How to Treat Your Goals as Experiments – and Why (13)

This is article is part of The 30-Day Challenge series. See all articles here.

There are many ways to think about success and work for it. Here’s a different perspective: treat your goal like an experiment!

How goals can be experiments

Think about how experiments work. Somebody has a hypothesis they want to test to see if it is true or false. So they design an experiment, conduct it, collect data and analyze it. Based on the results, they can tell if the initial hypothesis was right or wrong. Whatever the result it, they can go on and test a new hypothesis.

I think this is how we could – and maybe we should – approach our goals and the path to success. Your goal is your hypothesis. If you want to achieve something in a certain way, when working on that goal you are actually conducting an experiment. You are trying to see if your plan works. And if it doesn’t work, you can adjust your technique or change something until you reach your goal (the hypothesis is right) or you give up (the hypothesis is wrong).

Let’s take an easy example. Maybe your goal is to make a living from photography. You give yourself a deadline 6 months from now. So your hypothesis is “I can earn enough money to support myself by taking pictures of other people within 6 months”. Once you start working on your goal, you’re testing your goal and your method. If the initial method does not get you the results you want, you can try a new method and keep trying to reach your goal. That’s what it means to treat your goals as an experiment – whatever your goal is.

How to conduct your experiment

1. Formulate your hypothesis

Set your goal and express it as a hypothesis. Write it down using a formula like this one: “I want to see if I can achieve this goal in this way within this amount of time.” This will be the hypothesis you will be testing in the next weeks, months or years.

2. Define your methodology

Think about the ways you want to try to reach your goal. What tasks will you perform and how often? You should also decide how you will measure your progress. This way, you will be able to tell if you are on the right track or not even before reaching the deadline.

3. Perform the experiment

Work on your goal by following the plan you made in the previous steps. Do your best to perform the tasks that you think will lead to your success.

This is the stage where you actually test your hypothesis to see if it works. So do your best to implement your plan!

4. Measure your performance

As you keep working on your goal, regularly measure your performance and the results you are getting. Do you seem to be moving closer to your goal? Then you just need to keep working until you achieve your goal or until the deadline. If you do not seem to be making much progress, then perhaps your initial hypothesis is incorrect.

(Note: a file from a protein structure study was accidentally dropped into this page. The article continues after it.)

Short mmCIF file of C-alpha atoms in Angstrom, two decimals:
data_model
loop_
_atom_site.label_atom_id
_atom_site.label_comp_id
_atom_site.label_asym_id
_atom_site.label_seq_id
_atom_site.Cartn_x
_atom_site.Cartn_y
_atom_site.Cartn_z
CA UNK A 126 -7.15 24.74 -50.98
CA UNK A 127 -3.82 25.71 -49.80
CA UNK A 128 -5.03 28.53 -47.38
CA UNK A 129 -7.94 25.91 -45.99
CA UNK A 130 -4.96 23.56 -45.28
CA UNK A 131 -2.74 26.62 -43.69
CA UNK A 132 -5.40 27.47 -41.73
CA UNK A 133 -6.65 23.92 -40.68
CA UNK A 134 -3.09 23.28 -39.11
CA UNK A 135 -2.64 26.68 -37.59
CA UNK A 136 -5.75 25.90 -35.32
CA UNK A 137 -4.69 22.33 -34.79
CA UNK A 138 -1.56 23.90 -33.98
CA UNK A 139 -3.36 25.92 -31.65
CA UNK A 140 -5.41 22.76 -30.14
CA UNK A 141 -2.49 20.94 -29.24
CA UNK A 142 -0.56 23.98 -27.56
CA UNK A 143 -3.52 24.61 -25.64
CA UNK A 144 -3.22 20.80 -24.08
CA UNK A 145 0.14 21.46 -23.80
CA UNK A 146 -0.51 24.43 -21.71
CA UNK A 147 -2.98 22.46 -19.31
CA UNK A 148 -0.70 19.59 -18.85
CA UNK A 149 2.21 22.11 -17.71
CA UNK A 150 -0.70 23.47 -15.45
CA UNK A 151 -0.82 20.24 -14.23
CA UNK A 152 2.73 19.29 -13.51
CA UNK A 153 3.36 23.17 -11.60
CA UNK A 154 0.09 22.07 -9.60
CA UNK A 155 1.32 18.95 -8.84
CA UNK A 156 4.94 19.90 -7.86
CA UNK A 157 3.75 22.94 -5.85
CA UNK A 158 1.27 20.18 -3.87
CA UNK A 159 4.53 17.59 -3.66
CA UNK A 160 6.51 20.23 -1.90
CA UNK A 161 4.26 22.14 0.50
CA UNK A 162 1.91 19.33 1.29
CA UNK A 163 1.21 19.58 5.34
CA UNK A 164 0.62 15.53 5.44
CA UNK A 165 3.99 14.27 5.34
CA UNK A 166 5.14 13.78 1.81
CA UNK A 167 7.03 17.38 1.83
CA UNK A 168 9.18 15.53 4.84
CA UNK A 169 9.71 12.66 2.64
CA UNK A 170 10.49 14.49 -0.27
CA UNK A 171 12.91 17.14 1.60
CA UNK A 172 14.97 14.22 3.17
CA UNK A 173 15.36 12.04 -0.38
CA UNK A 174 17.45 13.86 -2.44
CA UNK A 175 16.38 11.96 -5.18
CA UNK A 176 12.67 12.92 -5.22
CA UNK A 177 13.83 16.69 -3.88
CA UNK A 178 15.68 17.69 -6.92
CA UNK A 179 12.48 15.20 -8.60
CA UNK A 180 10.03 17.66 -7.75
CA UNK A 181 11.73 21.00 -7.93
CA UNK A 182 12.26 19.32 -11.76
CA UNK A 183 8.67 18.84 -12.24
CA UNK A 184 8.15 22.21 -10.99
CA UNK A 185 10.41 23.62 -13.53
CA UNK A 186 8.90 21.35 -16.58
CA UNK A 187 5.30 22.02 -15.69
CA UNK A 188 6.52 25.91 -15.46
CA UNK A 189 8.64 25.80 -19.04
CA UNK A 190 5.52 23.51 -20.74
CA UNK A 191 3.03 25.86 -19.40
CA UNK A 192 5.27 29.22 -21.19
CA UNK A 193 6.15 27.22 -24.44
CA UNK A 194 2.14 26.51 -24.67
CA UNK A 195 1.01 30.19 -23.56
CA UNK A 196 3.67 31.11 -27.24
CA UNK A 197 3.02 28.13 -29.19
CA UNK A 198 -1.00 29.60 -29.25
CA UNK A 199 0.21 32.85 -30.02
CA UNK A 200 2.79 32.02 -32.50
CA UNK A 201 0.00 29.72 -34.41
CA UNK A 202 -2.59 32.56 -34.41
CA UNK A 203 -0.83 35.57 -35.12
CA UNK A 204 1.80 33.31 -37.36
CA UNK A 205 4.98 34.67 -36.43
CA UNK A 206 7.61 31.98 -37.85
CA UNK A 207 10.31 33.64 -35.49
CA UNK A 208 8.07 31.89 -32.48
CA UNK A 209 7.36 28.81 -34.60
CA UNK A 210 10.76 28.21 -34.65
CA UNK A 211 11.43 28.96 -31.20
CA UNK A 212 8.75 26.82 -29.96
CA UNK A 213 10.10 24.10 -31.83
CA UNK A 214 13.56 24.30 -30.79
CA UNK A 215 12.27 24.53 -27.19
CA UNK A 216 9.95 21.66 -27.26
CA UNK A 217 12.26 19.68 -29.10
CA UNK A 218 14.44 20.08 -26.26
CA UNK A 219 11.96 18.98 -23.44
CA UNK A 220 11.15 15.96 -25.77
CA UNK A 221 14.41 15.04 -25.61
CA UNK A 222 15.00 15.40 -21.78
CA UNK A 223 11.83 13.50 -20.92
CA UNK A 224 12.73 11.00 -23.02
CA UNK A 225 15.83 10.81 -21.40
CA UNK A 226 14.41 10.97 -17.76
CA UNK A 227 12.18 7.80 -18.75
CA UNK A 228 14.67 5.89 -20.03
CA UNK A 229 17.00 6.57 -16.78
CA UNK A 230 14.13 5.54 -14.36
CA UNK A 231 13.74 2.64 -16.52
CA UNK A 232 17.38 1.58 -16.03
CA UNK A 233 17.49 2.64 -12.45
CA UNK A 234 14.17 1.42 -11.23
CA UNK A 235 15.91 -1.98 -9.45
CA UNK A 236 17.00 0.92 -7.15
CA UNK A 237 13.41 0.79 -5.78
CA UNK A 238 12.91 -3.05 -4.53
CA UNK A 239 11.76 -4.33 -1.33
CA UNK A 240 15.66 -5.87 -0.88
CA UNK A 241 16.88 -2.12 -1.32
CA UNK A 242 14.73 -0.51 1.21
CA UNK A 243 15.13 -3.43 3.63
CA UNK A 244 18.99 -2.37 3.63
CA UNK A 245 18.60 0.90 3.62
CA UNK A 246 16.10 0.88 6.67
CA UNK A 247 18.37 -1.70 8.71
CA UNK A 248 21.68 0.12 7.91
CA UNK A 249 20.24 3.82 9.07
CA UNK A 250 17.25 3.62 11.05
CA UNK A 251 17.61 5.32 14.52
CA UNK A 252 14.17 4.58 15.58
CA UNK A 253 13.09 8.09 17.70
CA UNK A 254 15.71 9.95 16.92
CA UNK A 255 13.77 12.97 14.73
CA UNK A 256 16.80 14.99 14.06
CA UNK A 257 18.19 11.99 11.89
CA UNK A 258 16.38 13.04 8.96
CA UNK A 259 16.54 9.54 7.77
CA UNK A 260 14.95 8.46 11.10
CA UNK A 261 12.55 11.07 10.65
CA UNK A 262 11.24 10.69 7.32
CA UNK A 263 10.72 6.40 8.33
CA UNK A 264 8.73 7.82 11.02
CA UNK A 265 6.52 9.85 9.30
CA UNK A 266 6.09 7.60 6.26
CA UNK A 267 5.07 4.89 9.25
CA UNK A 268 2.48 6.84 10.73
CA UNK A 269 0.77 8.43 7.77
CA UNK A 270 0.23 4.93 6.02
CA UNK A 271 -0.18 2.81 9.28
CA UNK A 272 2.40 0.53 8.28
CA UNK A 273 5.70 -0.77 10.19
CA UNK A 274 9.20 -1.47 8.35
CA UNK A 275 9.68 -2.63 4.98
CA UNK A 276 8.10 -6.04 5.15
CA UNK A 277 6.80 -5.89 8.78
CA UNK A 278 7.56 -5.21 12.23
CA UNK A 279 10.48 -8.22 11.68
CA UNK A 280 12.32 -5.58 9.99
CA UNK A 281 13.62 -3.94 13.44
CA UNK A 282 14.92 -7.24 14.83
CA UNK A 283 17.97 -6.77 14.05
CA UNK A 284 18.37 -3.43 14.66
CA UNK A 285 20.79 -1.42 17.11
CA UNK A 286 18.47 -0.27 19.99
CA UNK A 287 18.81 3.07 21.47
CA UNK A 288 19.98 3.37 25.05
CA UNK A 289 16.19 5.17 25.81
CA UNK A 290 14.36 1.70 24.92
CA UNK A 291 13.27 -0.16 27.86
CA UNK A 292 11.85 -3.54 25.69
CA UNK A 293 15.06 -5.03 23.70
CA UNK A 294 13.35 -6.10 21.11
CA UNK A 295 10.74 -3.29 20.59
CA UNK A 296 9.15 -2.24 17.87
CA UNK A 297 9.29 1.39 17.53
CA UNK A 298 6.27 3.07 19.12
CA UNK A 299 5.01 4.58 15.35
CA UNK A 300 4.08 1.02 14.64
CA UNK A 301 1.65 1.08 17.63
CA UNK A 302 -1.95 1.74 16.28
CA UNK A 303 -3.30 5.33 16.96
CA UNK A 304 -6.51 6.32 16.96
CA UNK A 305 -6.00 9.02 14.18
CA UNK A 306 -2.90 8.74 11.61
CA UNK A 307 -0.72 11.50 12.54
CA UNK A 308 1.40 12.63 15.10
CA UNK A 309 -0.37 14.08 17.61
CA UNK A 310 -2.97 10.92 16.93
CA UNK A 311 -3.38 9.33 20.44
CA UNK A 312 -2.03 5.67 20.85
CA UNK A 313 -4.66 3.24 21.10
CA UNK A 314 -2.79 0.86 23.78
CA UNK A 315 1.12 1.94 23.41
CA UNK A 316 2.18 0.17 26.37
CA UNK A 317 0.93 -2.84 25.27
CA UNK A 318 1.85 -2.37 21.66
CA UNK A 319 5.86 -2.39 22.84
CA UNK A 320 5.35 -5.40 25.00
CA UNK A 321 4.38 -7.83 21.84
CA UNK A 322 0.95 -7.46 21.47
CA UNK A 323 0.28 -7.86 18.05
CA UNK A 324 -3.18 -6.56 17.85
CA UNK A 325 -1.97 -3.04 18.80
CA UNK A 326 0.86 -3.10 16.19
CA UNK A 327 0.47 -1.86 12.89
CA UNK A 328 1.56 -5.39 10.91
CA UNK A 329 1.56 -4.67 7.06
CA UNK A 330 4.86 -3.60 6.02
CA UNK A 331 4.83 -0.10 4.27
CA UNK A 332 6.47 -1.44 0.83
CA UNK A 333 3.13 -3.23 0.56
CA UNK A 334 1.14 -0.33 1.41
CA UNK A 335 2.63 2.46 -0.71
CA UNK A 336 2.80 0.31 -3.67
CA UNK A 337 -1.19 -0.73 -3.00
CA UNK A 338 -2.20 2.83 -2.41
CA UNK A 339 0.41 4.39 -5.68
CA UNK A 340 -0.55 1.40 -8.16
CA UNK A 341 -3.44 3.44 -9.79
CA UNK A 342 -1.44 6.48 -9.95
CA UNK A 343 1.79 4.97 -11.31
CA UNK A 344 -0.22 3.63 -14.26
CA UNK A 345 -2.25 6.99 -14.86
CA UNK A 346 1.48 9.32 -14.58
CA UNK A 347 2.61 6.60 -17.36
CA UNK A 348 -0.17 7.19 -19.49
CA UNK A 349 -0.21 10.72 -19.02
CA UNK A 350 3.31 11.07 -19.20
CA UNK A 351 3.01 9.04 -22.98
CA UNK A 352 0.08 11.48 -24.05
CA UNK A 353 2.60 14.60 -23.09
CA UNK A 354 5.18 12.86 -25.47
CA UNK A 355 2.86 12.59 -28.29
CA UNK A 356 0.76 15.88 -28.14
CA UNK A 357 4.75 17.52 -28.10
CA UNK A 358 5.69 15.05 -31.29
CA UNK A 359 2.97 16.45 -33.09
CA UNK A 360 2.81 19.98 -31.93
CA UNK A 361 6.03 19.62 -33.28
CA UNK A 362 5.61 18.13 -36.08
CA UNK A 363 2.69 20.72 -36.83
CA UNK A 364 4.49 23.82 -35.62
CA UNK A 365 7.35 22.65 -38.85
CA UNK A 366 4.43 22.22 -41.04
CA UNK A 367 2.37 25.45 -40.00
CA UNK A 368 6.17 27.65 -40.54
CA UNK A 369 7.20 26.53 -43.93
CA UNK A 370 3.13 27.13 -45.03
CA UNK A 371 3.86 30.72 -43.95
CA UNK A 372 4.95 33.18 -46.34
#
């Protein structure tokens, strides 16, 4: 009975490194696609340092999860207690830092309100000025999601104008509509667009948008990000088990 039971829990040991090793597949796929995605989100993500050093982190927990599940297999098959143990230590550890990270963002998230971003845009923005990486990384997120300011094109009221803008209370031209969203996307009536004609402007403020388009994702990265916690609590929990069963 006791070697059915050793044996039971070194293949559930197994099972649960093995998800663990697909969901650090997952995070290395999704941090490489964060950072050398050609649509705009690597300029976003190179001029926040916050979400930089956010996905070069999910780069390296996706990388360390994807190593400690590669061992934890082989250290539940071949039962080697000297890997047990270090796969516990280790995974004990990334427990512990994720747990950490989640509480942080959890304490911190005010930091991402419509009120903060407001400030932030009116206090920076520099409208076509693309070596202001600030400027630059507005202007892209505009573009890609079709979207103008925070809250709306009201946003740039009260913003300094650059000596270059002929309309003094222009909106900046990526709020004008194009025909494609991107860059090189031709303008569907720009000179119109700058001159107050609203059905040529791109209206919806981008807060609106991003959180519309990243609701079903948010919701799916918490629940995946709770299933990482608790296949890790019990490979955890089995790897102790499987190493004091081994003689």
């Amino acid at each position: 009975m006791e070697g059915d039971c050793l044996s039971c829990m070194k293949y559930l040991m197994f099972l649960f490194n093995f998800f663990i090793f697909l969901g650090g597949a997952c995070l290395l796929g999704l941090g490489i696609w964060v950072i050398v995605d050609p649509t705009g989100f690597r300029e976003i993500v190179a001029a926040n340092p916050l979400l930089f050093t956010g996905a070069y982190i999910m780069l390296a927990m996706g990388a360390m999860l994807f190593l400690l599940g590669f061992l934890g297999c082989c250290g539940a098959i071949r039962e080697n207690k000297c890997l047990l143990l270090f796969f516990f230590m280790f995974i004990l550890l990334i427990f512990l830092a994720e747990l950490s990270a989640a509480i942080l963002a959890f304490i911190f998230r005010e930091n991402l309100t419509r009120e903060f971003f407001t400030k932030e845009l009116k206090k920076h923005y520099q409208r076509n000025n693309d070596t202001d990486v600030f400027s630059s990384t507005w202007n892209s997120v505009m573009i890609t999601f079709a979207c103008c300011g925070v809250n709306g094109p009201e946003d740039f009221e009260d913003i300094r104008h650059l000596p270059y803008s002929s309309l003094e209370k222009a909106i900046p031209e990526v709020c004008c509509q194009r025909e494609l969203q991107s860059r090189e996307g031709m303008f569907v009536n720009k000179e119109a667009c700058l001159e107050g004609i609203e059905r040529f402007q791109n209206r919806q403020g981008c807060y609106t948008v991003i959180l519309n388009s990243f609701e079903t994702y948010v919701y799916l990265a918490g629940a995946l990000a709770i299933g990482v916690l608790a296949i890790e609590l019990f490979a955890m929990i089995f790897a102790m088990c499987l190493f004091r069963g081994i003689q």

5. Analyze the data

Do this either after the deadline or whenever you think this is reasonable. If you are not making any progress even after weeks or months of dedicated hard work, you can stop the experiment and analyze your data. If it seems very unlikely that you will actually reach your goal, you can stop working on it. And if you do, the most important part is to look at the data you collected and interpret it to understand your experiment.

Ask yourself: what could have been the problem? Was I making progress at any point during the experiment? Have I made any mistake in implementing my plan? Did I do everything right?

Try to answer these questions (and others) as honestly as possible. The point of the experiment is to see if your plan is feasible. Therefore you need to discover the truth and understand the situation. Lying to yourself will not help. A good researcher will try to look at the data objectively because this is the best way to ensure future success.

If you analyze the data and you come to the conclusion that you did everything right, but you still have no or little chance of success, then your hypothesis is likely wrong. So you can stop the current experiment.

However, if you have failed to carry out your tasks, this means that your initial plan may be valid. You can resume the experiment and try to find better ways to do your part.

If you achieve your goal within the timeframe, this means that your hypothesis was correct. If you do not reach your goal, this means that your hypothesis is incorrect and you need to change it.

5. Adjust your plan

If you have not achieved your goal by the deadline, then think about your initial goal and make a different plan. Maybe you want to change just the method or maybe you want to test a different hypothesis (a different goal). That is up to you, but you need to change something. If you did your best and still did not achieve the planned outcome, move on and try something new.

This also applies if you assess your performance at some point before the deadline – but after you have given yourself a reasonable amount of time to make some progress.

If you assess your performance and realize that you are unlikely to reach your goal, perhaps you need to adjust your initial plan – or make a new plan entirely. I would recommend making a few adjustments first since this may be enough to help you achieve success.